When we roll out a list of the most famous Kenya safari options, you can count on the Maasai Mara to sit on top, closely followed by Samburu, Lake Nakuru, and Amboseli National Park. None of these, however, can compete with Tsavo National Park for size or heritage. Established in 1948 and broken into Tsavo West and Tsavo East, this is a Kenya that feels far from the busy roads of the Mara or Amboseli. One that invites you to gaze out over a deep red valley covered by ancient lava flows with barely another safari vehicle in sight.
It’s a very different style of safari to our days in Amboseli, where animals have kept us constant company, but so have our fellow visitors. After one last morning game drive – on which we come oh so close to seeing our first big cat, but not quite – we set out for Tsavo West, with mighty Kilimanjaro keeping us company from just over the Tanzanian border. After a stop for some souvenirs handcrafted by the local Maasai, we zip through local communities where people are dressed in their Sunday best for church. It’s worth staying awake for this reminder of what everyday Kenya looks like away from the majesty of its wild beasts and beautiful parks.
Exchanging waves with groups of local kids, I chat with our guide, Daniel, about the different tribes who make up the Kenyan population as it is today – and he’s just as knowledgeable about them as he is about the animals. The Bantu and Nilotic peoples dominate, and while the Maasai get the lion’s share of tourist attention, they account for less than a million of Kenya’s population of 47 million.
Entering the gates of Tsavo West, there’s a tangible sense of the park’s vastness as we crawl along the road bound for Voyager Ziwani Safari Camp. The once black and white zebra have taken on a distinctly orange hue from rolling around in Tsavo’s red dust, while a family of giraffes remind us once again of just how tall Kilimanjaro is as it looms behind them. Settling into Voyager Ziwani for a delicious a la carte lunch, we meet our dining companions, the local hippos and crocodiles that inhabit the property’s dam. Fortunately, they’re unable to climb the steep embankment to the camp, but it proves no such barrier to monkeys and the odd warthog, who roam freely throughout the property.
Speaking of “roaming,” we’re about to get better acquainted with the locals than expected. After a short nap, it’s time for a walking safari, something we’d not yet done at Amboseli. With an expert guide and an armed escort just in case, we track impala, zebra, and huge flocks of local birds in their native habitat, learning about the Kenyan “toothbrush” tree (which works just as well as the real thing) and…
Wait, are those hippos? Is that an actual pod of hippos just metres away from us in the water right now? The most dangerous large animal in Africa? Why yes, yes it is. In the expert company of our guide, and with the hippos already in the water, we have nothing to worry about, and it’s extraordinary to come so close to these awesome creatures on foot. After this up-close and silent hippo encounter, coming within metres of the same Nile crocodiles we’d spied over lunch is an extra thrill (we’re reassured they can’t sprint more than 20 metres or so at a time). The hippos vacate the water each night, and even as dusk settles, we can hear them laughing, probably at the half dozen humans who’ve since retreated to the safety of Voyager Ziwani’s bar for sundowners.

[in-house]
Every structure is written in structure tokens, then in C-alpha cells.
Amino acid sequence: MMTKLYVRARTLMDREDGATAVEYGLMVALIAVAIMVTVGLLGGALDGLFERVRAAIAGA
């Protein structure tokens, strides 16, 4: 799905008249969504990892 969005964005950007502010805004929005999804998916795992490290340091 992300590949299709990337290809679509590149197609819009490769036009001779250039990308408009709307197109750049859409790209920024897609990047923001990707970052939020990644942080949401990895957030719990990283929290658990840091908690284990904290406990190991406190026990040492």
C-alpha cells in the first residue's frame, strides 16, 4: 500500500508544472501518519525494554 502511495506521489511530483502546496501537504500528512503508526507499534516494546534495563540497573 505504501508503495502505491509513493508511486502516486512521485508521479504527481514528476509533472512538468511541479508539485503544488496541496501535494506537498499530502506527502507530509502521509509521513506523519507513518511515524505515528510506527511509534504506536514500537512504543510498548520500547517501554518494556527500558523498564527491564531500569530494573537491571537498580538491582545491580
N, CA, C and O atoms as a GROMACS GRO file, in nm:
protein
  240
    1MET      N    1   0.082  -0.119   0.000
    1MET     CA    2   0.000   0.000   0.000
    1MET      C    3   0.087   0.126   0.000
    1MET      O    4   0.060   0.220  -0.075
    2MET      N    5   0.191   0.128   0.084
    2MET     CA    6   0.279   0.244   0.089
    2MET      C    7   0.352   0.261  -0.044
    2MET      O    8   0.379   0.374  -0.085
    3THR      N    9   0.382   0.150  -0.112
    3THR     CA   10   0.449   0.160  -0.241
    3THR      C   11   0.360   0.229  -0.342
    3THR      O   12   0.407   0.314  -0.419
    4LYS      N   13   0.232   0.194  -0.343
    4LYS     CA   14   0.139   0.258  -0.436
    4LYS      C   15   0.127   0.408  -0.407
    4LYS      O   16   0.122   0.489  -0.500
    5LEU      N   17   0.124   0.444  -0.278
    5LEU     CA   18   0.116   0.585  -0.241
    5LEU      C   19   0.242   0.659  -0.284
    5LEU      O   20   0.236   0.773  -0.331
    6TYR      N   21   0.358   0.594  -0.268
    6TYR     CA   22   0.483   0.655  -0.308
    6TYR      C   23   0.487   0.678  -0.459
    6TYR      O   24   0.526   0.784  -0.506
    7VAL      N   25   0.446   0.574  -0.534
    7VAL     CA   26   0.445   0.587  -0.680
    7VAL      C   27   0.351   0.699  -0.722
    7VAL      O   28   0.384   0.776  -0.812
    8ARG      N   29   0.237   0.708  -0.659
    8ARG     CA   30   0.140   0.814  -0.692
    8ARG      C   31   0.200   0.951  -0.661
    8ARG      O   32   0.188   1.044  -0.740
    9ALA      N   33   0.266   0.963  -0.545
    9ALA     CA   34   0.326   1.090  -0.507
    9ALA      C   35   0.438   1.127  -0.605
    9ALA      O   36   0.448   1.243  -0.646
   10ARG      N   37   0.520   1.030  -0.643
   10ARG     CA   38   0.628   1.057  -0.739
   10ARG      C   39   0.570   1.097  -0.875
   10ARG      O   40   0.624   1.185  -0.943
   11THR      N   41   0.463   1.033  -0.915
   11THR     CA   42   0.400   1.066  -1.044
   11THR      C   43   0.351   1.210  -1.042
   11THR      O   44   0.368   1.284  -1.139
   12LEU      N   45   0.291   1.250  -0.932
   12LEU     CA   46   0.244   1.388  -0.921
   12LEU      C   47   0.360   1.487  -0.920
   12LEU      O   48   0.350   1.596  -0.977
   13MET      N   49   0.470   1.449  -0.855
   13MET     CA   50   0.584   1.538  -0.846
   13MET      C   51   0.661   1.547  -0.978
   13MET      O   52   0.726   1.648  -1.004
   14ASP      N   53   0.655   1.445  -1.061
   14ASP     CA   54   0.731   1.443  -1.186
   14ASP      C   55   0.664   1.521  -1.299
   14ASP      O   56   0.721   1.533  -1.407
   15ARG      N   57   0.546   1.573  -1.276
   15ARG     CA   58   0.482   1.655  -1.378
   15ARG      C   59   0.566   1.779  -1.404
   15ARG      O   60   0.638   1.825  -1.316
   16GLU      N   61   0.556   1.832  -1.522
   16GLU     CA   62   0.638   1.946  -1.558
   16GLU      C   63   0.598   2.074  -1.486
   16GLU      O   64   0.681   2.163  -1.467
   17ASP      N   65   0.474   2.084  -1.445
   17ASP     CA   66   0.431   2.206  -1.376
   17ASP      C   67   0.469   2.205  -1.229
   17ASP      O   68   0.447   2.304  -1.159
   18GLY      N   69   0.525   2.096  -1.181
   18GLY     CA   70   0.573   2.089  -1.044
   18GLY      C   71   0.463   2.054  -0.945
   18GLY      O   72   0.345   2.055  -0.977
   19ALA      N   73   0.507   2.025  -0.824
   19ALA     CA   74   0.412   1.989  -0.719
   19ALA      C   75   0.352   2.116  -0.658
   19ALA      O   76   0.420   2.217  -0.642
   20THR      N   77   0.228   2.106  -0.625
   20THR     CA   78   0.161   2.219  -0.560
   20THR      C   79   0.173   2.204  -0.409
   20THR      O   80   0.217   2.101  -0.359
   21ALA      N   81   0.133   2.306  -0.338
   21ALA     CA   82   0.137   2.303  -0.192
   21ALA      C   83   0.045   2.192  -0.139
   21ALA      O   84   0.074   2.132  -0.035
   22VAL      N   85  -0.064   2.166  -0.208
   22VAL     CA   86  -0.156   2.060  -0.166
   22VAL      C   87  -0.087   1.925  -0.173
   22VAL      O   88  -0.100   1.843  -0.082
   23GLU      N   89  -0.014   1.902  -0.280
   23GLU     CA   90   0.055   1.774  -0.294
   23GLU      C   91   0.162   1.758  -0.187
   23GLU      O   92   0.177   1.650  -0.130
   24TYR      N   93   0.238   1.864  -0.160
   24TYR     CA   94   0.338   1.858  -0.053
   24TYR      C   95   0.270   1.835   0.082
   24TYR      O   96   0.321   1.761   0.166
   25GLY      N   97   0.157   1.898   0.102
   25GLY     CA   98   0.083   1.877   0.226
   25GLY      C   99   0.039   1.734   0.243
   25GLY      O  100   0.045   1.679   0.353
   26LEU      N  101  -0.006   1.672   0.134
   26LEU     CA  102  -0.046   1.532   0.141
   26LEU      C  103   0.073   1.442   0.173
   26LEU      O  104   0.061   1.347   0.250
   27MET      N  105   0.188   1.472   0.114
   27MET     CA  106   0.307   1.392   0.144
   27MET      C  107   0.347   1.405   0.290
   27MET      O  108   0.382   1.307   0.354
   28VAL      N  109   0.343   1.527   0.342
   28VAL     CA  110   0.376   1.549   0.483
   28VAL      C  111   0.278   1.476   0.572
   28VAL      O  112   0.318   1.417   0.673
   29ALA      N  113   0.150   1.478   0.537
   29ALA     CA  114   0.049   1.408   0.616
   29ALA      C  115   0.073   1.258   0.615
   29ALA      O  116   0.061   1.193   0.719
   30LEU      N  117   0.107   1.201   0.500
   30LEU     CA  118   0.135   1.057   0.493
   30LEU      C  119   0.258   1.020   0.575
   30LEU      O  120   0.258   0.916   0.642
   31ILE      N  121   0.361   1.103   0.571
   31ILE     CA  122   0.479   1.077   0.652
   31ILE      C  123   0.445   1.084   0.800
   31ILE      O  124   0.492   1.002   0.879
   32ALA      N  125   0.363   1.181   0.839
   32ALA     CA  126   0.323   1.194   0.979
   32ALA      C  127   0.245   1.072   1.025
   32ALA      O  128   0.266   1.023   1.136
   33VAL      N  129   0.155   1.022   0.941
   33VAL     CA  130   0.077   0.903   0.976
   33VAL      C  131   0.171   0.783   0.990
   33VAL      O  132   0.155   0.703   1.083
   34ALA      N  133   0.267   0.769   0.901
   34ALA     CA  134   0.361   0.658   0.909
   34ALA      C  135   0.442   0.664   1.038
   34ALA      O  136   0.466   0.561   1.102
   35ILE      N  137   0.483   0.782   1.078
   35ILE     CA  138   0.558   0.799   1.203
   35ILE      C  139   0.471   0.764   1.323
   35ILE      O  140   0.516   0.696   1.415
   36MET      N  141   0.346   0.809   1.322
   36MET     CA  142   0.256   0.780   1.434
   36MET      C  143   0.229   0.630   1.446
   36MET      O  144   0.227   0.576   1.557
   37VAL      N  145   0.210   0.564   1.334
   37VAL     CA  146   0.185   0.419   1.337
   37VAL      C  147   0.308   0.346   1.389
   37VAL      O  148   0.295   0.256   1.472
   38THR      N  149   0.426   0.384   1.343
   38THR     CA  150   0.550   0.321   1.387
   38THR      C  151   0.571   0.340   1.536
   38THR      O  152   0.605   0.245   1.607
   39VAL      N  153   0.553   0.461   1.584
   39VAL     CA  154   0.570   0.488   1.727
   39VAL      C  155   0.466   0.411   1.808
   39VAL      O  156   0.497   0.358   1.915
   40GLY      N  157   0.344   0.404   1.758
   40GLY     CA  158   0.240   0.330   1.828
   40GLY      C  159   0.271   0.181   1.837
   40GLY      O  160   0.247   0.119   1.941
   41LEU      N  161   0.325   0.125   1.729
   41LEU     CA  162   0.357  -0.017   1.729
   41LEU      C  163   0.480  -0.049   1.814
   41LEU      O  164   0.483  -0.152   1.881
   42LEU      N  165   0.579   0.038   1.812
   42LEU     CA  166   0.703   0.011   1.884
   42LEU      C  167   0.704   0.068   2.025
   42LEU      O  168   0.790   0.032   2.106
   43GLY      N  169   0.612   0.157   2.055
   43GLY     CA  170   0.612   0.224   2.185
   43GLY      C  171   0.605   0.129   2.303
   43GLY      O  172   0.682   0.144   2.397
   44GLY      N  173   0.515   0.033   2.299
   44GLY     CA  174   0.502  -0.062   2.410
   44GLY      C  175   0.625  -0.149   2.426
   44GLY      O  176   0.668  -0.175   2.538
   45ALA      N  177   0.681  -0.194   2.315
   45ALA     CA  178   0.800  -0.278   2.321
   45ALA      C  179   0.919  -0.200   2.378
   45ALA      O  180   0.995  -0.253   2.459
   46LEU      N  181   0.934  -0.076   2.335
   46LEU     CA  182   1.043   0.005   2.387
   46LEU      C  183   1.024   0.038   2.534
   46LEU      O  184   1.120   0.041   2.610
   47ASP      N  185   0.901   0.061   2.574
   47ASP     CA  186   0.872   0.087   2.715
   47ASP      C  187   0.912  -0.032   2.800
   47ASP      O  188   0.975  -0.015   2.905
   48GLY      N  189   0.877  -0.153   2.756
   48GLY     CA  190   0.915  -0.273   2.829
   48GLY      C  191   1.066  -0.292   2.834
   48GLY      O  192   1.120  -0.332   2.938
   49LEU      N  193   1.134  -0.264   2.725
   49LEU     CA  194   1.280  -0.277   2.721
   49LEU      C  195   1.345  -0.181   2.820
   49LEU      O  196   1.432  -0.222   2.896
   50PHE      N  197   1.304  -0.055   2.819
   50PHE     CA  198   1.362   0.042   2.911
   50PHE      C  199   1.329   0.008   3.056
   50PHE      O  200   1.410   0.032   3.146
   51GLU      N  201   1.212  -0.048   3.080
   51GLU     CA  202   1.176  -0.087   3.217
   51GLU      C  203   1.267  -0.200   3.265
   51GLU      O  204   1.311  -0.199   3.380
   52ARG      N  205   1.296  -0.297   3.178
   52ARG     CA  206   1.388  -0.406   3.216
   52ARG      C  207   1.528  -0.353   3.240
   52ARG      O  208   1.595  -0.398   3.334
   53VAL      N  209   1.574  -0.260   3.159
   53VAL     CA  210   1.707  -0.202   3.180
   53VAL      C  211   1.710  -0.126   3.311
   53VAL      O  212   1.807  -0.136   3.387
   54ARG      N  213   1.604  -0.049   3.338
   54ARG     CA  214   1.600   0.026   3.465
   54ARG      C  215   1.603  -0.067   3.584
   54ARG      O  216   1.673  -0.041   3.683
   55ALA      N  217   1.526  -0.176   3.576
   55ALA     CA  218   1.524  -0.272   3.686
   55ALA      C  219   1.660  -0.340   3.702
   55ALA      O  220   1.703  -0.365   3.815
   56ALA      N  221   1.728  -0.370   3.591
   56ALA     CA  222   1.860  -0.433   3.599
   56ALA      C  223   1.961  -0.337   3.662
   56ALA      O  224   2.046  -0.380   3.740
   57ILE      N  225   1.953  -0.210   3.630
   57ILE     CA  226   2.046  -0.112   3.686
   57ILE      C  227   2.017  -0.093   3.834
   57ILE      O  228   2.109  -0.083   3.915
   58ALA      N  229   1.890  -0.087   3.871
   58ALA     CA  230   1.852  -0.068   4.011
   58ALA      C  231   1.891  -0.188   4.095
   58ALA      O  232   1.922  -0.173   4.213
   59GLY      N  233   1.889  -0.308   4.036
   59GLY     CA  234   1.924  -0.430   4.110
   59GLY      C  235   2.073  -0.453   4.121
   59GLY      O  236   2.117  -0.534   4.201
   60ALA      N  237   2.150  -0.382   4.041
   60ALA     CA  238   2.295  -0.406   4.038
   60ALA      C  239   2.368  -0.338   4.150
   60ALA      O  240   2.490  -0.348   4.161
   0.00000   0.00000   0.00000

There’s no time to get too comfortable though. After sunset, it’s time to embark on a night time game drive, in the hope of glimpsing some of Tsavo’s nocturnal creatures. To be honest, after our near misses at Amboseli, we’re all holding out to see a lion. An hour on the road brings us no such luck. We do however spot native owls, primates, mongoose, and to the enormous credit of our flashlight wielding guide, a chameleon. Returning to camp, we’re more than ready for dinner, but so are the dozens of mostly European guests (Tsavo is a popular safari side-trip for Europeans enjoying the sun on Kenya’s beaches). A solitary table is set under a small gazebo over the dam. Unbeknownst to us, this is our table for a delicious five course dinner – all to the soundtrack of hippos, chortling somewhere in the darkness.
Staying in Voyager Ziwani’s tented camp is another new experience. Sleeping in comfort under canvas, with the sounds of the odd monkey or warthog just outside, creates a feeling of true immersion in the African bush, even though we haven’t left the luxury of the camp! In case I needed any more reminding, the imprints of four little paws make their way across the roof of my tent, the giveaway sign that someone is on the prowl for food! Kenya’s oh so cute monkeys are notorious when it comes to helping themselves to the possessions of unwary travellers, and a carelessly unlocked room or unzipped tent can be all the invitation these creatures need. This one is out of luck, and I catch a filthy look through the gauze of an exposed – but still sealed – flap in the ceiling. Even more importantly, the tents are also designed to be mosquito-proof when zipped up by the staff each night.
Lacking certain amenities taken for granted at traditional lodges, such as wi-fi in every cabin, the tented camp experience is an ideal choice for safari-goers wanting a slightly wilder experience without sacrificing a good night’s sleep or personal comfort. Tents are typically quite spacious with sealed floors, reliable electricity, and a private bathroom. Most camps also offer a family configuration. Since you’re likely to be visiting several parks on your Kenya safari, I highly recommend using a combination of lodge stays and tented camps for the best all-around Africa experience.
Don’t skip the walking safari either!
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